Birth of a Civilization
An analysis of “The Negro Speaks of Rivers” by Langston Hughes
American Literature 2328-8448
Deah N. Mitchell
The violation of the African civilization that is known as slavery is defined as “a submission to a dominating influence” by Merriam-Webster. There are many accounts of this practice, and many more attempts to rectify its toll on African-Americans and its long-standing consequences. One such effort is the rhythmical reflection of ancestry through artistry- specifically poetry. During the Harlem Renaissance era several African American writers emerged. One of the most prominent and successful authors was James Mercer Langston Hughes. ...view middle of the document...
“I bathed in the Euphrates when dawns were young. I built my hut near the Congo and it lulled me to sleep. I looked upon the Nile and raised the pyramids above it.”
This is symbolic for racial pride can witnessed in the building of residences near the Congo and more importantly the mention of erecting something as significant as the Egyptian pyramids. The pyramids are one of the most compelling and lasting symbols of Ancient Egypt civilization. To have any part in the construction of such a historic monument would likely boost one’s self-worth! Another symbolic element of pride can be observed by the following sentiments:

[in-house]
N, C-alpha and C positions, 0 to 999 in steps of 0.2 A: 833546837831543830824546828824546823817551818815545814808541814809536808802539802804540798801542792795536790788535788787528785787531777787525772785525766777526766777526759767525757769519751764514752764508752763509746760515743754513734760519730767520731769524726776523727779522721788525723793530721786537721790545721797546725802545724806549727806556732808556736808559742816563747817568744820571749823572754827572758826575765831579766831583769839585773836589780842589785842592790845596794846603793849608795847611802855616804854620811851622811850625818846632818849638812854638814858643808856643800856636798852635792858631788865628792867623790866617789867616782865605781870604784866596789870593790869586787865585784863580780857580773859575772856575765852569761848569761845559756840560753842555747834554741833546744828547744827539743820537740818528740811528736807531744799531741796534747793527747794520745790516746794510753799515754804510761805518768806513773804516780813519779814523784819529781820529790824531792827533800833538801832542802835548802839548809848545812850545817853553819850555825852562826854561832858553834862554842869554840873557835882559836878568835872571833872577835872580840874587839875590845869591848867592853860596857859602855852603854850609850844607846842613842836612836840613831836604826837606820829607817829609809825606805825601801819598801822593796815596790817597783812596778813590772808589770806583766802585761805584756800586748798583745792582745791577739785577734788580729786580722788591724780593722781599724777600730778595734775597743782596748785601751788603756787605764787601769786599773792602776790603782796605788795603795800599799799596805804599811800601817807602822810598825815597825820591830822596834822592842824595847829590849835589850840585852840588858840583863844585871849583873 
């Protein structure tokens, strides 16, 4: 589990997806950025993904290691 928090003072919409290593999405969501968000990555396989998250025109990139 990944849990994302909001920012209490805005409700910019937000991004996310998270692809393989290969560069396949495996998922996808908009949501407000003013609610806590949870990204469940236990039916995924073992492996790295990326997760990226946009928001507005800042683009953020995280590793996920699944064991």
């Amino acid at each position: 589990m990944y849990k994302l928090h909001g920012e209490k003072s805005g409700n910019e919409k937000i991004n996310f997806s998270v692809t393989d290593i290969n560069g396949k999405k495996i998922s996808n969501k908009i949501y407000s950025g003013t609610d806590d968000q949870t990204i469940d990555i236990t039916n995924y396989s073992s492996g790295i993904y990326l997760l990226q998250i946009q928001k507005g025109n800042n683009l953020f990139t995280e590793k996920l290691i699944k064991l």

“…I've seen it’s muddy
Bosom turn all golden in the sunset.”
To witness something soiled and sullied transform into a beautiful golden gift in the twilight, seems to be a beautiful way of expressing pride of a people while maintaining humility. After all the turmoil at the end of the day, the poem seems to say, they are still a rare and stunning population that rises above the complexities of slavery. The Mississippi River reference signifies the slave trade along the shorelines, while Lincoln reminds the reader of his decision to emancipate the slaves. This particular river could have been symbolic because it was believed that...